UIC prepares for impact of federal budget cuts

UIC administrators are preparing for the impact of the broad federal spending cuts known as sequestration, which took effect Friday.

“These cuts will result in significant budget cuts across federal agencies which would impact both new and existing UIC federal research awards and other federally-funded programs,” Chancellor Paula Allen-Meares wrote in a Feb. 28 email to the campus community.

“There is a great deal of uncertainty about what will happen.”

Allen-Meares said she is working with campus leaders to “evaluate the impact of any cuts on the campus and to develop plans to address the funding issues created.”

President Obama and members of Congress failed to reach compromise last week to avoid sequestration, a reduction of $85 billion in federal spending.

“These cuts risk forfeiting our nation’s competitive advantage in science and we risk losing star faculty, who could be lured away by international competitors investing in research,” Nancy Sullivan, director of the Office of Technology Management, said at a news conference Friday sponsored by U.S. Sen. Dick Durbin.

UIC could lose $24 million in federal funding this fiscal year, including $18 million in biomedical research funds from both the east and west sides of campus, said Mitra Dutta, vice chancellor for research.

“The sequestration sends a negative message to our researchers that our lawmakers in this country are not serious about our research and future innovation and therefore our economic development agenda,” Dutta said.

“It will have a negative impact on our future researchers, particularly postdocs as well as those in the pipeline of graduate and undergraduate students, and perhaps even high school students.”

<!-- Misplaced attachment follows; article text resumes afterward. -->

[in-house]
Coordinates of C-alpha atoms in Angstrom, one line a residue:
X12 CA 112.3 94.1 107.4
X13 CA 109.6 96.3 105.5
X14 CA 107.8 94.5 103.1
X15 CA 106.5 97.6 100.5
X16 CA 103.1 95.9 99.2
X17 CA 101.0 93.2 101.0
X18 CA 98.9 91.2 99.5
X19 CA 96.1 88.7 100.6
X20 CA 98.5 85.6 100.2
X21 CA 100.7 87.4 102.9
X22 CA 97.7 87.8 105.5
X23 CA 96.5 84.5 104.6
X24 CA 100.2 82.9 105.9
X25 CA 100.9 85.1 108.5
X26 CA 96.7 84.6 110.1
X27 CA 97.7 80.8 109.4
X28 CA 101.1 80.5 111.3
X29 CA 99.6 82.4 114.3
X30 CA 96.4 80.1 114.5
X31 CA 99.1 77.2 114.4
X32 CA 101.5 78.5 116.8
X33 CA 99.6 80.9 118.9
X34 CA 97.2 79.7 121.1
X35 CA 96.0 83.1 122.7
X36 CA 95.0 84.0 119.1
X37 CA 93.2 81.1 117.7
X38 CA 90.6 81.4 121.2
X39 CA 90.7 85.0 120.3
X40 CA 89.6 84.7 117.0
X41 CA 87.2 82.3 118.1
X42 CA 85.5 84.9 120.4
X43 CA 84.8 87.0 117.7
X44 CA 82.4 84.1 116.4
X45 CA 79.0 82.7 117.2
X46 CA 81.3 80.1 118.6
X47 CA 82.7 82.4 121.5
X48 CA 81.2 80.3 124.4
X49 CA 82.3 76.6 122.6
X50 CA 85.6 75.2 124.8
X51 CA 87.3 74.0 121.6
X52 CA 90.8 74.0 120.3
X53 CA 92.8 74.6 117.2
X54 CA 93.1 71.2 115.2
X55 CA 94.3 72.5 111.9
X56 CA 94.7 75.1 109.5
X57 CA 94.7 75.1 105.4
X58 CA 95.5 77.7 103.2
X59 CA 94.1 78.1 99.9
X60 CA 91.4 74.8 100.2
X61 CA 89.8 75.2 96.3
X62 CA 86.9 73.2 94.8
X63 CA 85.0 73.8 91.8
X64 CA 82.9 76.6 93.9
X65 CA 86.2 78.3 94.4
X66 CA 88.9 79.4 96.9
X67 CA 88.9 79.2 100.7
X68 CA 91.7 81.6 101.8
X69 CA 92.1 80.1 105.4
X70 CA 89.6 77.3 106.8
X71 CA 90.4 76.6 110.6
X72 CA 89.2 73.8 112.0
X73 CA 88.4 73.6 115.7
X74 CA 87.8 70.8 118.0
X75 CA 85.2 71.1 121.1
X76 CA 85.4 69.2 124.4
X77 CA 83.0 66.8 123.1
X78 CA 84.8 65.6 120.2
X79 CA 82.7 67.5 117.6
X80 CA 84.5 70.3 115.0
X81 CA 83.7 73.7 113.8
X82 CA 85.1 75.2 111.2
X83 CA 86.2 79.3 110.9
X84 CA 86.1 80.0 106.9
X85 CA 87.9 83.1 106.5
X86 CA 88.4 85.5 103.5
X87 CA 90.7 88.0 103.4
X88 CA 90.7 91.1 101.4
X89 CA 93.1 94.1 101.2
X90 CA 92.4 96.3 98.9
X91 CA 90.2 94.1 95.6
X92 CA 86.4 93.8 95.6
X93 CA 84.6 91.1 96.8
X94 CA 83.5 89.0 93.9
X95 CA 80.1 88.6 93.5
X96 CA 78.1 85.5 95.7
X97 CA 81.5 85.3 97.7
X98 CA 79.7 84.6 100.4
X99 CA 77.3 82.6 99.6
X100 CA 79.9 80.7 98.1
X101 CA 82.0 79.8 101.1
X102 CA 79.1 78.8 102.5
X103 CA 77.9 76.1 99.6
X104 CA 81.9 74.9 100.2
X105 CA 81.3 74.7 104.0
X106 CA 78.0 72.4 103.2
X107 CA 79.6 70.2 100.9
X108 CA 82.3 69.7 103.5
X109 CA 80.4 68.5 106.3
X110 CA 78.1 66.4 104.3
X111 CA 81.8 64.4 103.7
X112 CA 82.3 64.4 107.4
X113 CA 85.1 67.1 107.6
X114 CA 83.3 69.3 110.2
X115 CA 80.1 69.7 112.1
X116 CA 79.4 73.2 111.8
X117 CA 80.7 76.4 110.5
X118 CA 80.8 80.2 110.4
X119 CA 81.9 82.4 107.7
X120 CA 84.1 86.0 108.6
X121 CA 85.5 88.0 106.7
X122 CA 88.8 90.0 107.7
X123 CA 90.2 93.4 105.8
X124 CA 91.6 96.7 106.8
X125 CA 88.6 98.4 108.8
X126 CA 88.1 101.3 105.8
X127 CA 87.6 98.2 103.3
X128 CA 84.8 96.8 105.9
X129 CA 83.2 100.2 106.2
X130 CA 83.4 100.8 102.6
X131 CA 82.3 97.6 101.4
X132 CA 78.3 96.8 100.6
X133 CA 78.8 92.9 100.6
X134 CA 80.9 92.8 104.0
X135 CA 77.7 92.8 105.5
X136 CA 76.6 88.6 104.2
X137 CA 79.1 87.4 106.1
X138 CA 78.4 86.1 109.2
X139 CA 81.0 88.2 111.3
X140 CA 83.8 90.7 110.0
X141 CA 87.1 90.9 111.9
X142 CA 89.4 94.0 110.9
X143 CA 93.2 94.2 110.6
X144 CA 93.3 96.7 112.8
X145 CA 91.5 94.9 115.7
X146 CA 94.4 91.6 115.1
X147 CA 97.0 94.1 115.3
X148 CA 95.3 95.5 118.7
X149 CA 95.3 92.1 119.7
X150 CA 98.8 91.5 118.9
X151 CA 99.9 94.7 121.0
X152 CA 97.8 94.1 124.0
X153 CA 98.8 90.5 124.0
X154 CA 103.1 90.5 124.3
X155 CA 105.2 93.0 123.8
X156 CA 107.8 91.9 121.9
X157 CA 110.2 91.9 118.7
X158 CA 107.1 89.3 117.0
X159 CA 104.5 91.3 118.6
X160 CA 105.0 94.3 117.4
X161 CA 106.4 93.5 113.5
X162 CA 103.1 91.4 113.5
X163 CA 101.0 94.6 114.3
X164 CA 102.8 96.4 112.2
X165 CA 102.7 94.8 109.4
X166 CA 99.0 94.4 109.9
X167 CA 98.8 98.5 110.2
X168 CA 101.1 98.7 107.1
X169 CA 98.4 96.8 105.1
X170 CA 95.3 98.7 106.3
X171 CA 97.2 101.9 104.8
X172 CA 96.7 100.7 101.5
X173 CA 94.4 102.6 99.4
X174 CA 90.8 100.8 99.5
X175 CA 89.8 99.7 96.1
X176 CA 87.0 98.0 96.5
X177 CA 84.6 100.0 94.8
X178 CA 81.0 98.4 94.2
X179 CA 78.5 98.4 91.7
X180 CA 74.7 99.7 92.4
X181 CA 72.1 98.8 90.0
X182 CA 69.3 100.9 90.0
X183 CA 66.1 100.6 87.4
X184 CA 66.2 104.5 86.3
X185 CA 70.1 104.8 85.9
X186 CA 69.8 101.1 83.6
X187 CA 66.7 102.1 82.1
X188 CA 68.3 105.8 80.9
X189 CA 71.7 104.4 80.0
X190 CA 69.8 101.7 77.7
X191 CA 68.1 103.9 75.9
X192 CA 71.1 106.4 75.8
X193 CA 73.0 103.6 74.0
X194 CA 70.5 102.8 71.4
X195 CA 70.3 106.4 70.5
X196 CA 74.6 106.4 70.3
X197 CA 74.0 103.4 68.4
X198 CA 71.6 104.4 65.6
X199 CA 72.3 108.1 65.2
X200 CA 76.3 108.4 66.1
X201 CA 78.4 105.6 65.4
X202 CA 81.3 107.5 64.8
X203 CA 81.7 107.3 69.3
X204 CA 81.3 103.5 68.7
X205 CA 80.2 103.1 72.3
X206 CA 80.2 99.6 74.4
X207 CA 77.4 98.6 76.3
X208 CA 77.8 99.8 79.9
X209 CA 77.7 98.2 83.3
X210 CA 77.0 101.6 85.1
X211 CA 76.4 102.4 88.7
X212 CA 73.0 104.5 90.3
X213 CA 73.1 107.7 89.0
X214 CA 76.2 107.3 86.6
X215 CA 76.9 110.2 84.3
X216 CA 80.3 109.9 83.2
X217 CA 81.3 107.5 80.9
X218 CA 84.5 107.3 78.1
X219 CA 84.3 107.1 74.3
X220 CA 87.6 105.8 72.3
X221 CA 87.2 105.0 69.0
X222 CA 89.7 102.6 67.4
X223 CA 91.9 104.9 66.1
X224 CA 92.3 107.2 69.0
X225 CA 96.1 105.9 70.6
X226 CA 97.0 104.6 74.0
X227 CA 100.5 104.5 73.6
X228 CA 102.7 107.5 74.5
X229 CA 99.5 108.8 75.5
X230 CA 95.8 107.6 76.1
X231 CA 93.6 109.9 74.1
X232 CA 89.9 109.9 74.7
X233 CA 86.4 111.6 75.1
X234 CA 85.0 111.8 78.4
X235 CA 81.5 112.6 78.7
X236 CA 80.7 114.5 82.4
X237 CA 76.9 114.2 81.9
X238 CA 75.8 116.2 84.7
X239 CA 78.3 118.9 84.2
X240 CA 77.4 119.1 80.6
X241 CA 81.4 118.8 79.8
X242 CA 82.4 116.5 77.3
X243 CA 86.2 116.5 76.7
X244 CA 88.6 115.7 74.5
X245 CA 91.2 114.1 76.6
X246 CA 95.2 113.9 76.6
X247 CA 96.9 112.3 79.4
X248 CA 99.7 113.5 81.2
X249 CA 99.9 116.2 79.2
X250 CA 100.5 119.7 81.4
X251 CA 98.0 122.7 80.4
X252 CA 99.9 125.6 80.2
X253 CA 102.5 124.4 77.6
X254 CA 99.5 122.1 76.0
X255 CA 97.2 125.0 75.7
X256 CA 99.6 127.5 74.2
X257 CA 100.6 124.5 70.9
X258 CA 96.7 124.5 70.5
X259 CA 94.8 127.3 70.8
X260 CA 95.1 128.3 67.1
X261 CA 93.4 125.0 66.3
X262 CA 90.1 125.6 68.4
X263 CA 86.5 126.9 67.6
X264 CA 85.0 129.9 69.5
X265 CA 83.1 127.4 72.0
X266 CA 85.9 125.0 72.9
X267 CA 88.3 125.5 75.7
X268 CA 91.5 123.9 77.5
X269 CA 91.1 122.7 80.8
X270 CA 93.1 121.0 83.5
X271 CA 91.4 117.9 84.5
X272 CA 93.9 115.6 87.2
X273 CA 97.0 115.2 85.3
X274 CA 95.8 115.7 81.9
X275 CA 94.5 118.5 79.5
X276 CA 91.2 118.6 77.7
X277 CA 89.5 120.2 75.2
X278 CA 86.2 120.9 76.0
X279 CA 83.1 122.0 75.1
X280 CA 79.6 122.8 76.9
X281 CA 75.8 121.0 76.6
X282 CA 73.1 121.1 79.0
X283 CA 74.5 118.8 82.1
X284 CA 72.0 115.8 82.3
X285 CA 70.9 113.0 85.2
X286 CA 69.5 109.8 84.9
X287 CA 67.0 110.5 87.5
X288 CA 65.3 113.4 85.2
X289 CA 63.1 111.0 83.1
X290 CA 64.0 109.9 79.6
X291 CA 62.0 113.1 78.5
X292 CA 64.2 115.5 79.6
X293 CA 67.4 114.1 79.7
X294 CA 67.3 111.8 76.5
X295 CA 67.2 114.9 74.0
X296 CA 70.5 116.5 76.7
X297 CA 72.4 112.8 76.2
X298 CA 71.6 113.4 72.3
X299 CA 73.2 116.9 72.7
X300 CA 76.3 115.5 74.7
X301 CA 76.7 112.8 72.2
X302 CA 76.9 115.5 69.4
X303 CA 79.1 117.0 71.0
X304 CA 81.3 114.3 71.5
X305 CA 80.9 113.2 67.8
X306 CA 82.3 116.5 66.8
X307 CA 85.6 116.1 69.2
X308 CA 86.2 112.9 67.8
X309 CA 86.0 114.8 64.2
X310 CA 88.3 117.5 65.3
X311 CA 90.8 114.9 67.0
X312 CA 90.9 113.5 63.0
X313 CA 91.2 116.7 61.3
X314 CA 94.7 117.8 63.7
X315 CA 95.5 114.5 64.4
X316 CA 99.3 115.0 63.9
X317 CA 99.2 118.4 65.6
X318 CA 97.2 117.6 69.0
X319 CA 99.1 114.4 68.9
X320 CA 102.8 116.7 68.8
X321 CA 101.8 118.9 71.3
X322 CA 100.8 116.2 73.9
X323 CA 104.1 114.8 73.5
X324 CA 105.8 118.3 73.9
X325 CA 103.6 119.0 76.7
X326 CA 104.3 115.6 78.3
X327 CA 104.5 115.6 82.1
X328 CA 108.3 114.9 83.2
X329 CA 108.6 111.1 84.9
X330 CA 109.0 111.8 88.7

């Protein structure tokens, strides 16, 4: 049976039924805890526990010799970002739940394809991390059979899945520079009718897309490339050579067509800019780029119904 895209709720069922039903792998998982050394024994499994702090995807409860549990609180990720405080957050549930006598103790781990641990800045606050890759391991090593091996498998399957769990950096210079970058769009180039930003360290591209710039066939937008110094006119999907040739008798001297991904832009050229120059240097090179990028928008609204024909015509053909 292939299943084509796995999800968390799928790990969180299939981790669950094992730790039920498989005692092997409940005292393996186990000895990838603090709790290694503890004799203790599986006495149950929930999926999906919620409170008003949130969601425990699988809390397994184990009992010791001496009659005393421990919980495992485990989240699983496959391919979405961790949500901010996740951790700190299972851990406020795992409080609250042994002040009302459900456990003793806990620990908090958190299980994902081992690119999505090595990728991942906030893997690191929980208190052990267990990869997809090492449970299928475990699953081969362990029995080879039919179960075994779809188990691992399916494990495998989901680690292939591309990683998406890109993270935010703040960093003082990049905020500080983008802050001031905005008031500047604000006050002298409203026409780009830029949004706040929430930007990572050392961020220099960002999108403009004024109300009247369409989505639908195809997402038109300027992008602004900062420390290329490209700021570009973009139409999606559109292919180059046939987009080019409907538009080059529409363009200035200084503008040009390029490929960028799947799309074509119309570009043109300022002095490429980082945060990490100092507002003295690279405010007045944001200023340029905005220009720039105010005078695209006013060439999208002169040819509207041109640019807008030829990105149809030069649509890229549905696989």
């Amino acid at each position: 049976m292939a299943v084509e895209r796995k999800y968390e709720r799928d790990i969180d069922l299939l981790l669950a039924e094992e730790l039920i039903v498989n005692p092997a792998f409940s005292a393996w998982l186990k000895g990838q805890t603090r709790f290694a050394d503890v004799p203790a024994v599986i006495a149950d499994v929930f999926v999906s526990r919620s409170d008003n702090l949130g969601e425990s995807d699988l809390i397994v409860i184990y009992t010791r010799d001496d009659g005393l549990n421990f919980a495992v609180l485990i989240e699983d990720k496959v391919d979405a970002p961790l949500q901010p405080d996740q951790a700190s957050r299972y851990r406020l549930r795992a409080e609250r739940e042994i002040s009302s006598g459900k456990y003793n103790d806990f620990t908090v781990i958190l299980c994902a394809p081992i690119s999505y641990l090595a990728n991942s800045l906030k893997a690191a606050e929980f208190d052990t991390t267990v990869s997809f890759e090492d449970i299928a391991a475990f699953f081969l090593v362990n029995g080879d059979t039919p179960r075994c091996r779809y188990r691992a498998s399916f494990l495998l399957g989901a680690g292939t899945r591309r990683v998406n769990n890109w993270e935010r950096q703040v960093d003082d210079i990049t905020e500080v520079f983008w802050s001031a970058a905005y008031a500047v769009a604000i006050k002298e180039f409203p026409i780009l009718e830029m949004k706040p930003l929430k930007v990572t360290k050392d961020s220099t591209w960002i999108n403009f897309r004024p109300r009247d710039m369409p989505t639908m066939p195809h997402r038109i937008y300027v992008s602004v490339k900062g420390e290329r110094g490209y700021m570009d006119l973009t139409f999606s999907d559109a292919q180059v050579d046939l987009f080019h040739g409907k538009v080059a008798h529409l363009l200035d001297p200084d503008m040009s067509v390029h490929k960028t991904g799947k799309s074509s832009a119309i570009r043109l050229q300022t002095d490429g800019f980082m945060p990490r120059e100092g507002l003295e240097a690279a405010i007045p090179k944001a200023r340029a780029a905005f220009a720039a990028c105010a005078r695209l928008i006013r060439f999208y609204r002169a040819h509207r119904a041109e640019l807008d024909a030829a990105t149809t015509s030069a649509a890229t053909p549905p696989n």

Funding from the National Institutes of Health, National Science Foundation and other federal agencies has led to many scientific breakthroughs at UIC, Sullivan said.

“Research is an economic force, and carving it out of our federal budget will be detrimental to our economy,” she said. “Reducing funded projects could lead to fewer breakthroughs in cancer, Alzheimer’s or HIV/AIDS.”

Because of the sequestration, the National Institutes of Health plans to reduce the dollar amounts of existing grants and the number of competitive grants it will issue, Sullivan said.

“For us at the university, this is a double hit,” she said.

The National Science Foundation plans to issue 1,000 fewer grants nationally and reduce the dollar amounts of future awards, Sullivan said.

“These and other proposed funding reductions may not only halt the advancement of new breakthroughs in medicine, national security, agriculture and energy, but also will harm the career development of young researchers who will be the next generation of scientists to keep our nation globally competitive,” she said.

“Cuts to research funding means jobs will be lost — not only at the University of Illinois but at research institutions, national laboratories, and the supporting industries across the country.”

For more information, visit the Office of the Vice Chancellor for Research website.

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